Within five minutes of a conversation with most people, we can usually tell if someone leans toward optimism or pessimism. Their words, actions, tone and demeanour will likely give it away. If they are appreciative, grateful, sarcastic or mean, the signs will all be there. They will create an atmosphere around them that is either toxic, pleasant or neutral.
I was in the department store today when a man came from a neighbouring aisle, talking loudly to an employee he was walking away from. He said something like, ‘I don’t know why I even bother shopping here’, in an angry and highly audible tone. He had a scowl on his face, his inner eyebrows were dipped towards his nose and he was carrying items loosely in both arms.
It was clear that the store was out of, or didn’t carry, something in stock that he was looking for (not that he had any room to actually carry anything else). He wanted to make sure that everyone heard what he was complaining about and was basically stating to the world that he was a disgruntled offspring of a woman who was predominantly bitter herself.
His energy was negative, being anywhere near him made me want to go in the opposite direction and his attitude would have earned him a Nobel prize for being the most inappropriately and publicly inconsiderate customer of the month, to someone who probably had no control over the out of stock issue.
In that moment, I wondered what his problem was. Why was he such an angry man? I also wondered what his story was. Was he like this all the time or just today? I suspected that this was a pattern, as he appeared to act as if his childish behaviour was somehow acceptable.
Other than seeing him a while later putting loose items into the back seat of his car (as he apparently didn’t believe in carts or bags), I will likely never know. All I do know is that we actually do have control over whether we are mostly optimistic or pessimistic. I have been both, throughout my life, and sometimes within the same hour. Optimism definitely feels better.
We all have down times and no one is ever happy, all of the time. It is extremely possible that I managed to see him at his lowest point, as he was dealing with a much larger life stressor. It is also possible though, that he has been like that most of his life. Optimism or pessimism tends to be a learned behaviour or habit.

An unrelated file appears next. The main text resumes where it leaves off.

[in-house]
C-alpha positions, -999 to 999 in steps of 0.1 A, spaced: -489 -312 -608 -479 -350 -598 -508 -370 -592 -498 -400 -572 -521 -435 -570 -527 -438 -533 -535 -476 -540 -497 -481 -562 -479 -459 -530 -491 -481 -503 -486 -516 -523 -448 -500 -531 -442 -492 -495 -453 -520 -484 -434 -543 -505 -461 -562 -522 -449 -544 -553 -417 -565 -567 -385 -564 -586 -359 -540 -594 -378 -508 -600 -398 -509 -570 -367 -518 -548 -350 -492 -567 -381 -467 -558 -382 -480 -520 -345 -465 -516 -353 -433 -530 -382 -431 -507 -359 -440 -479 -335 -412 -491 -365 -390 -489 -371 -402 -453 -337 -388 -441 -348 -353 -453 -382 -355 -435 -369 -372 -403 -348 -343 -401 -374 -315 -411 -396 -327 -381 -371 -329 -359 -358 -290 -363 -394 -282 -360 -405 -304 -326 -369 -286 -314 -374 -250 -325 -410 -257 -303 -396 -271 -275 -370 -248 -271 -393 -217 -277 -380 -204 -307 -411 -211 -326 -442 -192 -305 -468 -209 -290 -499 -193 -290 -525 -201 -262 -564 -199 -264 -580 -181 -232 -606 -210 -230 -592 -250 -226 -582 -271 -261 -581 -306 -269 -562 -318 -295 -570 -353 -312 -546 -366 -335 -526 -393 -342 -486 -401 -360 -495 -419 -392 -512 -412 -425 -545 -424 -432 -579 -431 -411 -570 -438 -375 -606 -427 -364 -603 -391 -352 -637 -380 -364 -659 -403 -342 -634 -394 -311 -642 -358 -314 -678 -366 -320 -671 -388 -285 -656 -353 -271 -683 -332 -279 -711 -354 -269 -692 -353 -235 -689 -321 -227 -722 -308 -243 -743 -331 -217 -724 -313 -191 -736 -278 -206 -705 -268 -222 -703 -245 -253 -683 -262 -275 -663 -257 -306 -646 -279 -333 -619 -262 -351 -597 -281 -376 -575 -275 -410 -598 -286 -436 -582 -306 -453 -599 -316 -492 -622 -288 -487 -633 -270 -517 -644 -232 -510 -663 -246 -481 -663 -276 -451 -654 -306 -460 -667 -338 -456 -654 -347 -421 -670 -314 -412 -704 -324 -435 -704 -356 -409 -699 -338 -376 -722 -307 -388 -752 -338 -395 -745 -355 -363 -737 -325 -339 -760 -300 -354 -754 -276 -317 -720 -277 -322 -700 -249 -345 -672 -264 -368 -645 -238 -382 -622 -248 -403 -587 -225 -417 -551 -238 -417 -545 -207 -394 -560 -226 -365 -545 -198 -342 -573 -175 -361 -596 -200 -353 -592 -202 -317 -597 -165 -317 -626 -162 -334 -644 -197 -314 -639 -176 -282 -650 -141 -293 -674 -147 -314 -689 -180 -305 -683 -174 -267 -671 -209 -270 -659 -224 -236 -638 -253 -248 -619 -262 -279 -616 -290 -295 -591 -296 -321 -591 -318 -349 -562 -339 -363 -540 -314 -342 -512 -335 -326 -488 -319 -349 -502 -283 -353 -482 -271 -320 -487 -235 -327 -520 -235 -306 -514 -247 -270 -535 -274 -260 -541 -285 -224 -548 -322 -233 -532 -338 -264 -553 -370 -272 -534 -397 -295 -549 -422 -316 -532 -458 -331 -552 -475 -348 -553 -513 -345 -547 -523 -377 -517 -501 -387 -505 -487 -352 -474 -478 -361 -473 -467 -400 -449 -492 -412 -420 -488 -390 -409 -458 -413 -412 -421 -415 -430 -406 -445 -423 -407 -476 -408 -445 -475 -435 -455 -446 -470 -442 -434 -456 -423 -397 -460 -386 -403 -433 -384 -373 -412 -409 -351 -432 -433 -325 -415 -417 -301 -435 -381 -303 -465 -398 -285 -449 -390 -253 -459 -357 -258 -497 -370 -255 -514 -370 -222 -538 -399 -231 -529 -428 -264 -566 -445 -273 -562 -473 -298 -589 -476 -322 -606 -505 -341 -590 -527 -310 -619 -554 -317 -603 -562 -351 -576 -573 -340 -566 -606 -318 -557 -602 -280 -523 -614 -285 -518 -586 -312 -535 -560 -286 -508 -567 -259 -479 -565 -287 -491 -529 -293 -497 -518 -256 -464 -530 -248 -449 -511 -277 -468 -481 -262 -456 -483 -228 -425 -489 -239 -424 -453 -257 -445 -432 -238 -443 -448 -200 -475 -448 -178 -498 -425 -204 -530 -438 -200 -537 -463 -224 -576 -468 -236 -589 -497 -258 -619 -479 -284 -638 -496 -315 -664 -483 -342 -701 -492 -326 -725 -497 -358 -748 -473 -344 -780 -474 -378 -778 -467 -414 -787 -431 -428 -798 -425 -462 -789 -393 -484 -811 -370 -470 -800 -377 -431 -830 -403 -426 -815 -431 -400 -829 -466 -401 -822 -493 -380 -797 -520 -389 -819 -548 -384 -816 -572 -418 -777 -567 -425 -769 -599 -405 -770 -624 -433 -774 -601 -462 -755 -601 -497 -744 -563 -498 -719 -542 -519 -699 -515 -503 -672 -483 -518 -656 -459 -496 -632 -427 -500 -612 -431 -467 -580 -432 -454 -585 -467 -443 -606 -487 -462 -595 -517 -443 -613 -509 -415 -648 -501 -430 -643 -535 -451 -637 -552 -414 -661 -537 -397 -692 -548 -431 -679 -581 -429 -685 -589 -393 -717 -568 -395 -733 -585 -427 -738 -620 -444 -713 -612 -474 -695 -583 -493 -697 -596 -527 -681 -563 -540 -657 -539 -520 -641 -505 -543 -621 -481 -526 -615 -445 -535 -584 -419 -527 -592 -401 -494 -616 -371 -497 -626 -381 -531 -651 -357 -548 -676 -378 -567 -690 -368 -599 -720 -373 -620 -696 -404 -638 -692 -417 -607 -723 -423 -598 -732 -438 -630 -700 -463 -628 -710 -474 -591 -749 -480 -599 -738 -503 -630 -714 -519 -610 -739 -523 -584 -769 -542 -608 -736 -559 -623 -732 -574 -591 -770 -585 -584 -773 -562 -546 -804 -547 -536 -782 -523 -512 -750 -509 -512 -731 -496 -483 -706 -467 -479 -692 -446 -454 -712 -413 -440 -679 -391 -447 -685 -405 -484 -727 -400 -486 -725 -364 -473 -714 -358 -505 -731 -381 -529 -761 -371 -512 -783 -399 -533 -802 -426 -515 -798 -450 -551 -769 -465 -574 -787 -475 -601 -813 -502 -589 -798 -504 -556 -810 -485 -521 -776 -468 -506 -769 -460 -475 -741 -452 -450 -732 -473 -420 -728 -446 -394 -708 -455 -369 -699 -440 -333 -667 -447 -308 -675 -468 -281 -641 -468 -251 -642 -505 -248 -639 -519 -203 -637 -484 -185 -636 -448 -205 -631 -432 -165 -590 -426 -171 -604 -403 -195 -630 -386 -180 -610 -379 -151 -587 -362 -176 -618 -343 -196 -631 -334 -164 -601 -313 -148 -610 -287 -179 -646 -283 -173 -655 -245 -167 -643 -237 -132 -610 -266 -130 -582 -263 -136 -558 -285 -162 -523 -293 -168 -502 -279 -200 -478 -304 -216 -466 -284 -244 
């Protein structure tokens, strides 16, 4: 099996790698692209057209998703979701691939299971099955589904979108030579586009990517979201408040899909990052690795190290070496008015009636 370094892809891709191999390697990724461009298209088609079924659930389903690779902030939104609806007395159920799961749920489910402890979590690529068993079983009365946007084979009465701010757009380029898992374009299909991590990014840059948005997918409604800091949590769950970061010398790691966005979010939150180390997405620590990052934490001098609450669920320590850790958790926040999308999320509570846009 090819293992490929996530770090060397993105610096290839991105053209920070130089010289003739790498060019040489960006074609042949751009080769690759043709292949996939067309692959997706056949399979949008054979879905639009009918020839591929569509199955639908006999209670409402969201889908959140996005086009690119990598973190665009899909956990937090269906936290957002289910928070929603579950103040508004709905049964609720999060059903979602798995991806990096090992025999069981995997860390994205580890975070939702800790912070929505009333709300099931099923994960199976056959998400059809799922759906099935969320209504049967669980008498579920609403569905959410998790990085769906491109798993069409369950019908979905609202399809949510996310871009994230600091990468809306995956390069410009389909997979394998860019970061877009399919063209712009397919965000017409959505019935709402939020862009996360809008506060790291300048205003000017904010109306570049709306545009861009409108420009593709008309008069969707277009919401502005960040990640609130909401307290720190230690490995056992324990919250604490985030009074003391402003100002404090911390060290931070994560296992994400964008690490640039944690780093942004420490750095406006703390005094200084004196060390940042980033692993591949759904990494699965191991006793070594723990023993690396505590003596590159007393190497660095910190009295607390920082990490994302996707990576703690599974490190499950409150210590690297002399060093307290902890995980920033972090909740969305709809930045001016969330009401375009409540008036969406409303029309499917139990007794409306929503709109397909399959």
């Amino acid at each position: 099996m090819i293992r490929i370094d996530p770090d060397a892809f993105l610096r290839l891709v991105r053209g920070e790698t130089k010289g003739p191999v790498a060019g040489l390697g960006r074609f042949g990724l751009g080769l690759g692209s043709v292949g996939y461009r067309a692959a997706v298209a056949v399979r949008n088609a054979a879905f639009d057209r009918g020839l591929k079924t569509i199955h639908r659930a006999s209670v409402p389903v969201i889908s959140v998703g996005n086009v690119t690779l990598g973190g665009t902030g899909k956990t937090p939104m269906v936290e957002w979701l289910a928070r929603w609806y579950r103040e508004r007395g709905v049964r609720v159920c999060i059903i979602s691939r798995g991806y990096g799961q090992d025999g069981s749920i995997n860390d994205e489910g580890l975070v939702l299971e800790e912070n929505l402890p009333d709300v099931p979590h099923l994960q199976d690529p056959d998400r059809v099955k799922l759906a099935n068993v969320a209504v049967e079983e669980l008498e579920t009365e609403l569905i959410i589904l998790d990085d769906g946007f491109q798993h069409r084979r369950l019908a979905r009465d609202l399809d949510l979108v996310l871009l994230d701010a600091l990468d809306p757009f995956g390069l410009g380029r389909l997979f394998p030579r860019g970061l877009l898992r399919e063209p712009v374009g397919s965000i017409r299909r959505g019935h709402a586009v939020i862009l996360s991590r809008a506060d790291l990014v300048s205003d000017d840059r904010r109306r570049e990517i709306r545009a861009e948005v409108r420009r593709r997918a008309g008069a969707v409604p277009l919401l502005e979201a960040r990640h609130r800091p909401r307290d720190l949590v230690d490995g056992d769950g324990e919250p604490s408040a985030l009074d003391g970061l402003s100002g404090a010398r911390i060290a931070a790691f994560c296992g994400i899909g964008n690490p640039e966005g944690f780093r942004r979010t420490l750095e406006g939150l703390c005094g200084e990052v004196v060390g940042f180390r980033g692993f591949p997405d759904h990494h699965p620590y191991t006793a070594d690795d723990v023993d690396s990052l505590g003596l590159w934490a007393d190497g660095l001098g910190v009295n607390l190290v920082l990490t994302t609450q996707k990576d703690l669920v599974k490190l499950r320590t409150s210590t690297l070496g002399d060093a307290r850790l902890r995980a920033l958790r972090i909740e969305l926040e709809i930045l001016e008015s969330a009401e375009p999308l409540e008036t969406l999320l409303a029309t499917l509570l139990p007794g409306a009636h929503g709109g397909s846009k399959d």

A larger-than-life personality, who is extremely passionate about optimism, is Mark Victor Hansen, co-founder of the Chicken Soup for the Soul Empire. He was one of the most energetic and dynamic speakers that I have ever witnessed. I first saw him speak in California in 2004 and have seen him live, in action, twice after that.
He explained that most of us are naturally conditioned to negative thinking and it is our responsibility to change that up, if we truly want to create a life that we want. He had us snap an elastic band on our wrist and reword any negative thought, word or phrase into the positive, whenever we caught ourselves.
For instance, if we are accustomed to saying that things never work out for us, we can rephrase that to say, ‘I am in the process of getting on track to my life goals and desires’. He assured us that we will accomplish what we consistently tell ourselves, as we are basically a self-fulfilling prophecy.
If we are always complaining, then we are wasting valuable energy that we could be spending on taking action necessary to make positive changes in our lives.
In the same way that an athlete needs to train their physical body to excel at their sport, we need to mentally train our mind to accomplish positive changes in our mindset. There is no way around it; this takes work and consistency.
I choose optimism because I have found that when my mind is set in the right direction, when I am grateful, when I am appreciative and when I am seeking the positive perspective, bright side or blessings in all situations, I am more likely to attract positive things, opportunities and situations into my reality.
In no way does this mean that I am exempt or immune to negative things happening in my life or the lives of my loved ones. It also doesn’t mean that I am always optimistic; I can certainly be a grouch with the best of them and have plenty of evidence of how negativity has festered in my own life.
What it does mean; however, is that I choose to focus on the good things that come out of the difficulties and do my very best to turn things around, as quickly as possible, when I am headed towards gloom. I have also found that people are much more attractive to be around when they are exuding positive energy. The goal is to also be one of those people for others.
Are you primarily pessimistic or optimistic? Would you want to hang around with yourself, on a regular basis? Hopefully we can aim to be optimistic the majority of the time, and not the other way around. Maybe the grumpy older man in the store today didn’t even know he had a choice.
‘Almost every successful person begins with two beliefs: the future can be better than the present, and I have the power to make it so.’ ~ David Brooks